• Vetr Inc. Lowers Red Hat Inc. (RHT) to Buy
  • Redshift functionality on Fedora 25 (GNOME + Wayland). Yes, it's possible!
    For those who can't live without screen colour shifting technology such as Redshift or f.lux, myself being one of them, using Wayland did pose the challenge of having these existing tools not working with the Xorg replacement. Thankfully, all is not lost and it is possible even right now. Thanks to a copr repo, it's particularly easy on Fedora 25. One of the changes that comes with Wayland is there is currently no way for third-party apps to modify screen gamma curves. Therefore, no redshift apps, such as Redshift itself (which I recently covered here) will work while running under Wayland.
  • My Free Software Activities in November 2016
  • Google's ambitious smartwatch vision is failing to materialise
    In February this year, Google's smartwatch boss painted me a rosy picture of the future of wearable technology. The wrist is, David Singleton said, "the ideal place for the power of Google to help people with their lives."
  • Giving Thanks (along with a Shipping Update)
    Mycroft will soon be available as a pre-built Raspberry Pi 3 image for any hobbyist to use. The new backend we have been quietly building is emerging from beta, making the configuration and management of you devices simple. We are forming partnerships to get Mycroft onto laptops, desktops and other devices in the world. Mycroft will soon be speaking to you throughout your day.
  • App: Ixigo Indian Rail Train PNR Status for Tizen Smart Phones
    Going on a train journey in India? Ixigo will check the PNR status, the train arrival and departure & how many of the particular tickets are left that you can purchase. You can also do a PNR status check to make sure that your seat is booked and confirmed.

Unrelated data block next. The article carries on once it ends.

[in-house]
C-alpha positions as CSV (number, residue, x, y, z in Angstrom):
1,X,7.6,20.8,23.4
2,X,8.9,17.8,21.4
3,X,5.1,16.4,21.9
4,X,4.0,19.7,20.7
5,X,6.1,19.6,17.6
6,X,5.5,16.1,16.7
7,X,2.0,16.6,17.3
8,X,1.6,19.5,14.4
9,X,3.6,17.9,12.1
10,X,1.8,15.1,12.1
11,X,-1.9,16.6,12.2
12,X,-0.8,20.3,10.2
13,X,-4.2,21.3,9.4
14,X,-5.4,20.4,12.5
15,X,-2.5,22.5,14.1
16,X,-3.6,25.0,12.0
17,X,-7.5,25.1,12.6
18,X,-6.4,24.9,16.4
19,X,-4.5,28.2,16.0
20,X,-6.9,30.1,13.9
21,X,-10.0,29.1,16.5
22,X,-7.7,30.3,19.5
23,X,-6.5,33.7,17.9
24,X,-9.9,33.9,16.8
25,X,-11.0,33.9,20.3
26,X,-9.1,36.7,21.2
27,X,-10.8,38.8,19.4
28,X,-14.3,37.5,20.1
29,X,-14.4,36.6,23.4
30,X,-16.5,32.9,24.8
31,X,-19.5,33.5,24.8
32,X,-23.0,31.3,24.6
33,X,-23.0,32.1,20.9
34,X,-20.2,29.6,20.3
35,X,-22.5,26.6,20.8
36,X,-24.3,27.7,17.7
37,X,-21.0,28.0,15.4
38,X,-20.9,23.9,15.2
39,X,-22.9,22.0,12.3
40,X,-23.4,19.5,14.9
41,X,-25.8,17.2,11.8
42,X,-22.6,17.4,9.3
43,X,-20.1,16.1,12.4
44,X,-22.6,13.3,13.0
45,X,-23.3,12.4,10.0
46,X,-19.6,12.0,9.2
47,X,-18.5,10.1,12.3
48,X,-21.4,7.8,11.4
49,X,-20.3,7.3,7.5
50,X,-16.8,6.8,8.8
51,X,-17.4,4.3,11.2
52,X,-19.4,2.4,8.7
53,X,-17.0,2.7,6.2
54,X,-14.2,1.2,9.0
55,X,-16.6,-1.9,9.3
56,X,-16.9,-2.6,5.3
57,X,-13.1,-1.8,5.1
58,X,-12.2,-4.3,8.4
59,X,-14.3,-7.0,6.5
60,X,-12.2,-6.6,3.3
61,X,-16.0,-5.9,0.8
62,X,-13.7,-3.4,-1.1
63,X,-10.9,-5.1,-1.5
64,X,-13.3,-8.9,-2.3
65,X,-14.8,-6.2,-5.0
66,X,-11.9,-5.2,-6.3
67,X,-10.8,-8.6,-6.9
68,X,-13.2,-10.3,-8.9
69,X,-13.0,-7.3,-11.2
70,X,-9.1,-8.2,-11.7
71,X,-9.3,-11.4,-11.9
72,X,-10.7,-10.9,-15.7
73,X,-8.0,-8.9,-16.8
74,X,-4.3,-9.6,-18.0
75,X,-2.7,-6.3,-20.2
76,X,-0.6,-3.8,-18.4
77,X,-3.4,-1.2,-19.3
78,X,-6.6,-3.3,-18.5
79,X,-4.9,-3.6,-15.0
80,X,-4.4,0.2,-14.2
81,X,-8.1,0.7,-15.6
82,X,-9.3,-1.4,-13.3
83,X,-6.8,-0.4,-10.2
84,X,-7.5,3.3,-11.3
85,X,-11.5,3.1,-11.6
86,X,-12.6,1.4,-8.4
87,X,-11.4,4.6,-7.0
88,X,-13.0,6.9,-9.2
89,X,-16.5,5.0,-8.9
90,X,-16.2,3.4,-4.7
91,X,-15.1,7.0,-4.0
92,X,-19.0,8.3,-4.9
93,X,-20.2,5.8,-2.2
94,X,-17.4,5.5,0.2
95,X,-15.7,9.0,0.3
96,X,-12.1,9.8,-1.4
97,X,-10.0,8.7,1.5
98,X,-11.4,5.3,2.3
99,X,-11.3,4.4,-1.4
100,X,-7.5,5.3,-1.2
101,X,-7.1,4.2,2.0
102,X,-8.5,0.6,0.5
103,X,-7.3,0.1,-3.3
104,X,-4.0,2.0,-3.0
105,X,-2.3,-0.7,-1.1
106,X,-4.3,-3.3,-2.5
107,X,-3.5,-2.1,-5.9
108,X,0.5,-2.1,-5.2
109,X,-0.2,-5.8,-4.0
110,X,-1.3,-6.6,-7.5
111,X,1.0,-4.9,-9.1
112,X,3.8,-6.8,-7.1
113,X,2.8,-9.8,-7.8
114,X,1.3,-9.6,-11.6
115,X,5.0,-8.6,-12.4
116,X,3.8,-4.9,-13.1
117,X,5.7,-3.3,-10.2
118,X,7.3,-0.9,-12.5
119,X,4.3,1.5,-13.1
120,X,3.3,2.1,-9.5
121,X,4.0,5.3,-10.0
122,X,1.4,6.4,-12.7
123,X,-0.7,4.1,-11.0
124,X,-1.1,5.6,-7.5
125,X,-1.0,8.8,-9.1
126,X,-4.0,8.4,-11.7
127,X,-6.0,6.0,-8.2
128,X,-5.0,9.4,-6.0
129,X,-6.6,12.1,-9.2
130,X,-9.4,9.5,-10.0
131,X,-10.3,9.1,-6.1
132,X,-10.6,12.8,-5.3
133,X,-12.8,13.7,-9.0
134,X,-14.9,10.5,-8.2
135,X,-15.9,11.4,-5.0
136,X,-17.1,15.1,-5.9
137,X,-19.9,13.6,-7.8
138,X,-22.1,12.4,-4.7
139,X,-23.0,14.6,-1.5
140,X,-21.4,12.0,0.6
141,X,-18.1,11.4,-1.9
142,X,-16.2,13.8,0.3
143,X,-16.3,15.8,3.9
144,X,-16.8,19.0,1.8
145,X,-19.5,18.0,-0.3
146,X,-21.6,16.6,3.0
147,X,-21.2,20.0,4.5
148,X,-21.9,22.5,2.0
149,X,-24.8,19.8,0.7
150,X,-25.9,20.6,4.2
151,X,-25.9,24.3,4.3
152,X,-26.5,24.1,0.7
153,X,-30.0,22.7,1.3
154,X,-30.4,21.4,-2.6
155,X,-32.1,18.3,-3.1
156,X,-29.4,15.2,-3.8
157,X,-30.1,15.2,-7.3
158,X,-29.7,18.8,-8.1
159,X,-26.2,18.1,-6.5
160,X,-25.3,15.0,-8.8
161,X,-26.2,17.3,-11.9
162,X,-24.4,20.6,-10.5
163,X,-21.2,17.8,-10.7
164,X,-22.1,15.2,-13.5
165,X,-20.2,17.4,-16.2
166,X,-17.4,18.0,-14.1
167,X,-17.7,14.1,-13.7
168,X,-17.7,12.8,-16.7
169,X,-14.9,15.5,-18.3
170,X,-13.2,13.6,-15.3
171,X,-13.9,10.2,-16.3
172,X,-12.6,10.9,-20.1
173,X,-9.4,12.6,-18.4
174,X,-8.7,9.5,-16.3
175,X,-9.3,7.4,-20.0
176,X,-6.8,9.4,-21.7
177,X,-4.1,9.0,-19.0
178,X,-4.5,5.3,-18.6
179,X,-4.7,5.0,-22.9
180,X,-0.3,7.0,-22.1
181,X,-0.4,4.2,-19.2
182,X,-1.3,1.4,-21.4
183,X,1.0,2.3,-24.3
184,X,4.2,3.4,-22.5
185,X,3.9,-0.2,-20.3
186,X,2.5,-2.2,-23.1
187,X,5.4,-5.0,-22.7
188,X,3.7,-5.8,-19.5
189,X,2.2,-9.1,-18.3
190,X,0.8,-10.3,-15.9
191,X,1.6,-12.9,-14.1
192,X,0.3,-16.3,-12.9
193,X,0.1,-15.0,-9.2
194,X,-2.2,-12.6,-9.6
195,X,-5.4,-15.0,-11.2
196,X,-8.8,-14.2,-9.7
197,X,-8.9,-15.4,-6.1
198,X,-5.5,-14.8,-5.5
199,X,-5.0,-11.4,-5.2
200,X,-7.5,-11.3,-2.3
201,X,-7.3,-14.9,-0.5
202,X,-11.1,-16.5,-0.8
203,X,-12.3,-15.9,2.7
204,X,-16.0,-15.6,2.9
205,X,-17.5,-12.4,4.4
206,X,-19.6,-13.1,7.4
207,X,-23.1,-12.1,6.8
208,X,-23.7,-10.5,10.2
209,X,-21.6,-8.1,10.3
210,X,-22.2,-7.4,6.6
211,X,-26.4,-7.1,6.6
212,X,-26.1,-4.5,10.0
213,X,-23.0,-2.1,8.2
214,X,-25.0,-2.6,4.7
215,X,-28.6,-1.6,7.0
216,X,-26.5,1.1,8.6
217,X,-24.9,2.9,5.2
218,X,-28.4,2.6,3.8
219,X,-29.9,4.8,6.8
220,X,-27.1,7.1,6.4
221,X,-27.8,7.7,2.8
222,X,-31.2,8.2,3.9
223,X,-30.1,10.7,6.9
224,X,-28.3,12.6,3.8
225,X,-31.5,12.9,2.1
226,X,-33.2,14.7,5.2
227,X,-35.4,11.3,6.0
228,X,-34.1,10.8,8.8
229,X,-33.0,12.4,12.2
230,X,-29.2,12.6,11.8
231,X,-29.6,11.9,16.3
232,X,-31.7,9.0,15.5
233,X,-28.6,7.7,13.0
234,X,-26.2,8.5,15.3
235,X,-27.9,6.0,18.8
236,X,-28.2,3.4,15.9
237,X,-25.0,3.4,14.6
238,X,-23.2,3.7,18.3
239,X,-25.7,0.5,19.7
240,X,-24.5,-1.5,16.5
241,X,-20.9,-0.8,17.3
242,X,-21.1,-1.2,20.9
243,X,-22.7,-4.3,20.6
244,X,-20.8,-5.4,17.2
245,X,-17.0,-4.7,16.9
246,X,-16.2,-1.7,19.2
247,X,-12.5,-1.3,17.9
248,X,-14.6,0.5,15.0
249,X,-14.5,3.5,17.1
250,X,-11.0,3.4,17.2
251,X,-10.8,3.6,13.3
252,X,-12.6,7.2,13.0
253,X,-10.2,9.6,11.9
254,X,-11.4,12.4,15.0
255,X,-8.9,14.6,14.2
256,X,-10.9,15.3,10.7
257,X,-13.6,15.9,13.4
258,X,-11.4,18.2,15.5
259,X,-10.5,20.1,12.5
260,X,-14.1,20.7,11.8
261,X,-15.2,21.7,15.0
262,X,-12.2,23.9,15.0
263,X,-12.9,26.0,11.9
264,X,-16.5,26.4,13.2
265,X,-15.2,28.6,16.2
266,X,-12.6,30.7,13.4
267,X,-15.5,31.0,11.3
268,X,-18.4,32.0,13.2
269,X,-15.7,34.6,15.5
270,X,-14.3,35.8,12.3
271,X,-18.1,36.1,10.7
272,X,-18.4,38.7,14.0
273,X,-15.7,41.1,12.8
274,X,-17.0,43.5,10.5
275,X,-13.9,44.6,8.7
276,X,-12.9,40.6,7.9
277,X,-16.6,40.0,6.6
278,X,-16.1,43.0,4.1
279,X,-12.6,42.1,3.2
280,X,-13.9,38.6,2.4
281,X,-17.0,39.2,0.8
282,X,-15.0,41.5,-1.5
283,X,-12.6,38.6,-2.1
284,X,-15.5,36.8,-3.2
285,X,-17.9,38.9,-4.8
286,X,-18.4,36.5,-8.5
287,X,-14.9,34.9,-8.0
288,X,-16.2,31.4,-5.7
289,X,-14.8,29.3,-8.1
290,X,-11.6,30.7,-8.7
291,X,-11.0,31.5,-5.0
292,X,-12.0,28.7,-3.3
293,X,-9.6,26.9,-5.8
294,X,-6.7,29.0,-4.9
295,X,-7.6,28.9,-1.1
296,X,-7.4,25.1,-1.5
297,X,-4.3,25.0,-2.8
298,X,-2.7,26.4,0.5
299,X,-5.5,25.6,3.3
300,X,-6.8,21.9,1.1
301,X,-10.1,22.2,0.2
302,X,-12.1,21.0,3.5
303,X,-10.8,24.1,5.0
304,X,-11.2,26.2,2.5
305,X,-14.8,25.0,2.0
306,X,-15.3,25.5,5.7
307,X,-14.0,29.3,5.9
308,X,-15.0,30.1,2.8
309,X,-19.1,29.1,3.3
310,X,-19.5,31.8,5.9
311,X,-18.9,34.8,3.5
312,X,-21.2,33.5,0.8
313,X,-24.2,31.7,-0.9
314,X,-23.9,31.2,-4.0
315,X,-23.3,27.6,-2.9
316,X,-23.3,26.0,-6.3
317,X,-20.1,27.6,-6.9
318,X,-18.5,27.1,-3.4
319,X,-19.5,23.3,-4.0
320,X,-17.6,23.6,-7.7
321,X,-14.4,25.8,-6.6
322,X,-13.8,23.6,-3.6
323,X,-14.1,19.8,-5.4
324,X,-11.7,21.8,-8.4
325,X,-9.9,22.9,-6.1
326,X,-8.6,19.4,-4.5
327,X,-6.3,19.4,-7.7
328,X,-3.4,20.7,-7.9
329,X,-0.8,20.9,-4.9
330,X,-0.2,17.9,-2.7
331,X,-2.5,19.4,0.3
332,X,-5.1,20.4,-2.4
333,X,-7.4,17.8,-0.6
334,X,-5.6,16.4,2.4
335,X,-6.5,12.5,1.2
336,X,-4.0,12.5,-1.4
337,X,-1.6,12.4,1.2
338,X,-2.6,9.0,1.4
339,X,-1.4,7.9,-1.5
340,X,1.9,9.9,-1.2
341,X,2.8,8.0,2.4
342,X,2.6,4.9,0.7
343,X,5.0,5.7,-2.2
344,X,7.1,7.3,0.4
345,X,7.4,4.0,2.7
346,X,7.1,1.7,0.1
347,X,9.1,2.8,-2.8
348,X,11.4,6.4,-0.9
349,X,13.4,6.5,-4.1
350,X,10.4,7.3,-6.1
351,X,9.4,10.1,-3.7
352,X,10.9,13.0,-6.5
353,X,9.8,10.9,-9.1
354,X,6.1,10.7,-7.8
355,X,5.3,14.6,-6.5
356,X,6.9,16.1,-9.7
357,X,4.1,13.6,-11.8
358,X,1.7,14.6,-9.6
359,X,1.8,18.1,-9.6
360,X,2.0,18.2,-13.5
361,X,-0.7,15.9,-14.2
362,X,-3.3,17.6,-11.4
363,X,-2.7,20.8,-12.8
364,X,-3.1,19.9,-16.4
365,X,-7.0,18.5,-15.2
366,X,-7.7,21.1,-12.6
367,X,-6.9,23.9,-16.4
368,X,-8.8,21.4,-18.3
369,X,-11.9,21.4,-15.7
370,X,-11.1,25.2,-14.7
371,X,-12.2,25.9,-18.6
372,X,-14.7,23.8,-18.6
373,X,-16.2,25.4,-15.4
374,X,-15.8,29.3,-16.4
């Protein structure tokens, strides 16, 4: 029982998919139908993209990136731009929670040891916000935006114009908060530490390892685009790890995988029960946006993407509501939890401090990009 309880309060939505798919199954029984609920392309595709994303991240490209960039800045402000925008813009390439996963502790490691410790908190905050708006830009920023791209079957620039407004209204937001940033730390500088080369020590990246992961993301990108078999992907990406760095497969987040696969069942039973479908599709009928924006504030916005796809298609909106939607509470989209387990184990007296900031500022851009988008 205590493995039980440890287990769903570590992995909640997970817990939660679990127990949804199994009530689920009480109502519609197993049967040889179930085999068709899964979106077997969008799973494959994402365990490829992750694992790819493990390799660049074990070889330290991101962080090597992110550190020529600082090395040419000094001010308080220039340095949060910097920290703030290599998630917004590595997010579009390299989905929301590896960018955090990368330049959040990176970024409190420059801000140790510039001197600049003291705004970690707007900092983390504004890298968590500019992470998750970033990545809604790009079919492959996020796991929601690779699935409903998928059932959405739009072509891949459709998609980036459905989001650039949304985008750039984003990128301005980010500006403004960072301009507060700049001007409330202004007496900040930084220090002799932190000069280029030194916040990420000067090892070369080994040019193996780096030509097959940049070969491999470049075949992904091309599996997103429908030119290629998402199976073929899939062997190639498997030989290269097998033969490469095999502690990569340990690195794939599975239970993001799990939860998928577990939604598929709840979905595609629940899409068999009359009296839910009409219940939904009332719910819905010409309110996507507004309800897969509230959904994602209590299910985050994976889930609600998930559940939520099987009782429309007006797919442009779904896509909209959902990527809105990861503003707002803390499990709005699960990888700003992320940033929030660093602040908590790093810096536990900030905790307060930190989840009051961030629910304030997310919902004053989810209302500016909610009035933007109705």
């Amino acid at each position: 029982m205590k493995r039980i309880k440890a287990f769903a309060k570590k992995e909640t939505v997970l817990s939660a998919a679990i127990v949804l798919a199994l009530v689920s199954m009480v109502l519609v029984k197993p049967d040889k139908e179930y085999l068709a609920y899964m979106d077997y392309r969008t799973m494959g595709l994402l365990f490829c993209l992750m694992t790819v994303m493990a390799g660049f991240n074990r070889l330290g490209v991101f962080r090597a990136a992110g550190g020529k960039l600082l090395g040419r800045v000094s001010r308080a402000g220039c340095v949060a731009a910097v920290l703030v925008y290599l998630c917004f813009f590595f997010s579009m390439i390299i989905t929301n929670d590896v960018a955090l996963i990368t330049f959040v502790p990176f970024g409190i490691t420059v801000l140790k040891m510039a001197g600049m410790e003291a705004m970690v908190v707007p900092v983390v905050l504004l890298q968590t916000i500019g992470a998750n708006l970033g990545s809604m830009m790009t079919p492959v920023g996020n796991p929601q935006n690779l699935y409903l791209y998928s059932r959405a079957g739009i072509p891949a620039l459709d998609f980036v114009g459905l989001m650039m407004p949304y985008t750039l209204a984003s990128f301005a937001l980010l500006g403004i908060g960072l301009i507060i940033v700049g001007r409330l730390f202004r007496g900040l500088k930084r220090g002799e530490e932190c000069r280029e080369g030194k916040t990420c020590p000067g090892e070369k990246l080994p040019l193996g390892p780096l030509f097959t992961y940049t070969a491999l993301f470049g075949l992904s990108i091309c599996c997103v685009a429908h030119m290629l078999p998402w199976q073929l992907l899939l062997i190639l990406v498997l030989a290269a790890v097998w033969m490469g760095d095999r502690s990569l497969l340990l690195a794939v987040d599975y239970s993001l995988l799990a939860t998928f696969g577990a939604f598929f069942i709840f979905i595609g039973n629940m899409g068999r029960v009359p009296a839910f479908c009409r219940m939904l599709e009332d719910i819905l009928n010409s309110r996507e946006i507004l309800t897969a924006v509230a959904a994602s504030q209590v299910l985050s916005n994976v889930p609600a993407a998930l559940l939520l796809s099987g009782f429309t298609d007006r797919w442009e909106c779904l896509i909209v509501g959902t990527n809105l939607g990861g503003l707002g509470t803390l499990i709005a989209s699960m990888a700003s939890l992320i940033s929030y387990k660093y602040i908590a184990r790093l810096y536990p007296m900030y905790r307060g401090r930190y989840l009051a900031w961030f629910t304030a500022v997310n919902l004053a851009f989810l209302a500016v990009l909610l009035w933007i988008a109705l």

Networking and Servers

  • How We Knew It Was Time to Leave the Cloud
    In my last infrastructure update, I documented our challenges with storage as GitLab scales. We built a CephFS cluster to tackle both the capacity and performance issues of NFS and decided to replace PostgreSQL standard Vacuum with the pg_repack extension. Now, we're feeling the pain of running a high performance distributed filesystem on the cloud.
  • Hype Driven Development
  • SysAdmins Arena in a nutshell
    Sysadmins can use the product to improve their skills or prepare for an interview by practicing some day to day job scenarios. There is an invitation list opened for the first testers of the product.

Desktop GNU/Linux

  • PINEBOOK Latest News: Affordable Linux Laptop at Only $89 Made by Raspberry Pi Rival, PINE
    PINE, the rival company of Raspberry Pi and maker of the $20 Pine A64, has just announced its two below $100-priced Linux laptops, known as PINEBOOK. The affordable Linux laptop is powered by Quad-Core ARM Cortex A53 64-bit processor and comes with an 11.6" or 14" monitor.
  • Some thoughts about options for light Unix laptops
    I have an odd confession: sometimes I feel (irrationally) embarrassed that despite being a computer person, I don't have a laptop. Everyone else seems to have one, yet here I am, clearly behind the times, clinging to a desktop-only setup. At times like this I naturally wind up considering the issue of what laptop I might get if I was going to get one, and after my recent exposure to a Chromebook I've been thinking about this once again. I'll never be someone who uses a laptop by itself as my only computer, so I'm not interested in a giant laptop with a giant display; giant displays are one of the things that the desktop is for. Based on my experiences so far I think that a roughly 13" laptop is at the sweet spot of a display that's big enough without things being too big, and I would like something that's nicely portable.
  • What is HiDPI and Why Does it Matter?

Google and Mozilla

  • Google Rolls Out Continuous Fuzzing Service For Open Source Software
    Google has launched a new project for continuously testing open source software for security vulnerabilities. The company's new OSS-Fuzz service is available in beta starting this week, but at least initially it will only be available for open source projects that have a very large user base or are critical to global IT infrastructure.
  • Mozilla is doing well financially (2015)
    Mozilla announced a major change in November 2014 in regards to the company's main revenue stream. The organization had a contract with Google in 2014 and before that had Google pay Mozilla money for being the default search engine in the Firefox web browser. This deal was Mozilla's main source of revenue, about 329 million US Dollars in 2014. The change saw Mozilla broker deals with search providers instead for certain regions of the world.